MAVIS HAZELL has worked as a volunteer lay minister at Hillingdon Hospital for 20 years, visiting all who need prayer or friendship when ill or vulnerable.
HILLINGDON FOODBANK provides short term and emergency food and support for families in the borough going through hardship. Volunteers encourage local people and organisations to donate food. Schools, supermarkets, churches and companies have given 10 tonnes of food, worth an estimated £25,000, helping about 600 people.
CAROLE MAIN took care of her elderly mum until she moved to a care home, where Carole now volunteers. She also runs a children's Sunday school and the Girls' Brigade on Fridays, as well as running errands for friends and neighbours, and escorting people to hospital appointments.
MAURICE AND RITA RAY have been praised for their 'endless energy and enthusiasm' while volunteering at the Compass Theatre in Ickenham since 1990. They have been involved in various fundraising initiatives, including forming the Friends of Ickenham Hall, committed to raising cash for Ickenham Hall, which adjoins the Compass.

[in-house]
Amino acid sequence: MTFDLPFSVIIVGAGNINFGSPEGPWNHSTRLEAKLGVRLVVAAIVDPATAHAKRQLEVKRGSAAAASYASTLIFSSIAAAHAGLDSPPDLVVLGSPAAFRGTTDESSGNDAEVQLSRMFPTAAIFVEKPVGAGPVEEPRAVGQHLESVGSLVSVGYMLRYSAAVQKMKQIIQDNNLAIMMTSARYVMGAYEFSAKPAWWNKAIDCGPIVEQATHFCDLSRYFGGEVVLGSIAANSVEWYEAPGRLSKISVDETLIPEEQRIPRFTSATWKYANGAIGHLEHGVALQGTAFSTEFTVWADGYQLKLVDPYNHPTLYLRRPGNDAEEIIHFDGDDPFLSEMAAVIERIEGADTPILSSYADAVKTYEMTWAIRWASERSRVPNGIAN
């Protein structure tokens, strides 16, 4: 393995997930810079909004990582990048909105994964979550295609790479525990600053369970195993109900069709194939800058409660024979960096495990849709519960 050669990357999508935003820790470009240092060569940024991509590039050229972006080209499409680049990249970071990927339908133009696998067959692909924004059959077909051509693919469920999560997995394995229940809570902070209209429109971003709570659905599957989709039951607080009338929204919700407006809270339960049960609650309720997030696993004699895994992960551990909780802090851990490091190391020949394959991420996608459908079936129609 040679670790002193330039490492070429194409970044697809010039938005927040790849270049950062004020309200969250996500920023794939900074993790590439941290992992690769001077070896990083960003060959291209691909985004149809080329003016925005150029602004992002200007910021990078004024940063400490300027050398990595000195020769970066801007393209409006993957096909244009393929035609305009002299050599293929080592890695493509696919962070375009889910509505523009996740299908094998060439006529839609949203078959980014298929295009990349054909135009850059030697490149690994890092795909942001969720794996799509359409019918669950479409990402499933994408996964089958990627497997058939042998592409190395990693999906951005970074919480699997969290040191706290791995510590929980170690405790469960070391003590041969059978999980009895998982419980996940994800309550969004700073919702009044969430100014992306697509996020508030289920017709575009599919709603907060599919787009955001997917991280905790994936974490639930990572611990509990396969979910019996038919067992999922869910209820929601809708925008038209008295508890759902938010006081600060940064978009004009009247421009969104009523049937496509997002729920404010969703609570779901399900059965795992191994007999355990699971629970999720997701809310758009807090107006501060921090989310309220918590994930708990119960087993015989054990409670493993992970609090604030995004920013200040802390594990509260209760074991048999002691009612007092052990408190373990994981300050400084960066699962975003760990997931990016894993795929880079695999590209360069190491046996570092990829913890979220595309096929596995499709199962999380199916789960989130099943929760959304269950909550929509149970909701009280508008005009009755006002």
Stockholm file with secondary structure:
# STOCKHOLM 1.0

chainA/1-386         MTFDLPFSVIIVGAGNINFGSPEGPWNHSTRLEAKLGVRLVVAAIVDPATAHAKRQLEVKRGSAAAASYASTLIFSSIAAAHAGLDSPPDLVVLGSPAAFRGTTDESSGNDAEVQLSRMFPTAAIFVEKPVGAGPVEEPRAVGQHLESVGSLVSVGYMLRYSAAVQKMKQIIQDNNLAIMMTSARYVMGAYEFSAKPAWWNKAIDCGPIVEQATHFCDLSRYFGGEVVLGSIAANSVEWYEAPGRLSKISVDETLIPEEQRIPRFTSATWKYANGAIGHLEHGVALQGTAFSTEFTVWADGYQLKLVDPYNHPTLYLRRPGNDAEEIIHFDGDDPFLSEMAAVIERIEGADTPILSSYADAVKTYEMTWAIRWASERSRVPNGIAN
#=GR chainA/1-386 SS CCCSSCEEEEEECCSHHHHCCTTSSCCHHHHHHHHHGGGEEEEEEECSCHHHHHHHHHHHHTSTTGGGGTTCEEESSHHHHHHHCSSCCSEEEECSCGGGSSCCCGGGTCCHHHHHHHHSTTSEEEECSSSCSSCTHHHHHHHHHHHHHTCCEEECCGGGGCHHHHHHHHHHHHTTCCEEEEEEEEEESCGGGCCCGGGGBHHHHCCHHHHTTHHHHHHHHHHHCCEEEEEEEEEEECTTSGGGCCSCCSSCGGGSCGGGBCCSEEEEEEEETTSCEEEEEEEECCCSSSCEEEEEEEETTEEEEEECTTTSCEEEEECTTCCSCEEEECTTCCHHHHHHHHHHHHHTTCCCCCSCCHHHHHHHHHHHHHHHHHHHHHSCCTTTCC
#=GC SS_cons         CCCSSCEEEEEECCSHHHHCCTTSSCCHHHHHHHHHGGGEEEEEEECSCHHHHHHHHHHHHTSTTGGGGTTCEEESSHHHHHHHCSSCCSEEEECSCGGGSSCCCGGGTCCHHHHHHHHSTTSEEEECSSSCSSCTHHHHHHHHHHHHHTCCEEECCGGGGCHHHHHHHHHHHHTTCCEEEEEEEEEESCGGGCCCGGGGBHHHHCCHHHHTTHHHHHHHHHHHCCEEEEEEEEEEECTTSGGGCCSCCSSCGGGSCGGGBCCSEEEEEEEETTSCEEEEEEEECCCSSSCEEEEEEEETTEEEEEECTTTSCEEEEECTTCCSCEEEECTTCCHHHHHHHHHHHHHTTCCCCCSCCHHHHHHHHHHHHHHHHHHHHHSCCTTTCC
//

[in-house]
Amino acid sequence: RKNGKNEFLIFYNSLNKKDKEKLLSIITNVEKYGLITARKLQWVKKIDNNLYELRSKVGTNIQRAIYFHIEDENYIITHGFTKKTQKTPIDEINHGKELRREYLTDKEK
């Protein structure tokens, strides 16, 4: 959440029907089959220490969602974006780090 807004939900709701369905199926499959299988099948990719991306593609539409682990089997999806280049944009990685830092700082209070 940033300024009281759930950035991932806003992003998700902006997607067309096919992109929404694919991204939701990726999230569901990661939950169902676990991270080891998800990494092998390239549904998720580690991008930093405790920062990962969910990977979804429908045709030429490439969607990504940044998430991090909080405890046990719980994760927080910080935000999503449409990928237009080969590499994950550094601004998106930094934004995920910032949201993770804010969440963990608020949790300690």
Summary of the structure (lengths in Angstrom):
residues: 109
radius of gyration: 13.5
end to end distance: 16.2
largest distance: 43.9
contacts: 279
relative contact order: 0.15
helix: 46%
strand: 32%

LEN TURNER has spent 20 years volunteering for Michael Sobell House (MSH) hospice, based at Mount Vernon Hospital in Northwood. The 92-year-old has been involved in gardening, taking care of the hospice aviary and helping to set up a bridge club which has raised more than £100,000 for the hospice in the past three years alone.
PETER WILLIAMS formed the Hillingdon Choral Society in 1980 and Hillingdon Philharmonic Orchestra in 1985, which have taken part in a range of concerts and events, including the Queen's Golden Jubilee Tour. The groups have given musicians and audiences the chance to appreciate music.
CURTIS BOTTEN jumped into a frozen lake to rescue two boys who had fallen through the ice in the middle of a blizzard, despite having an injured shoulder.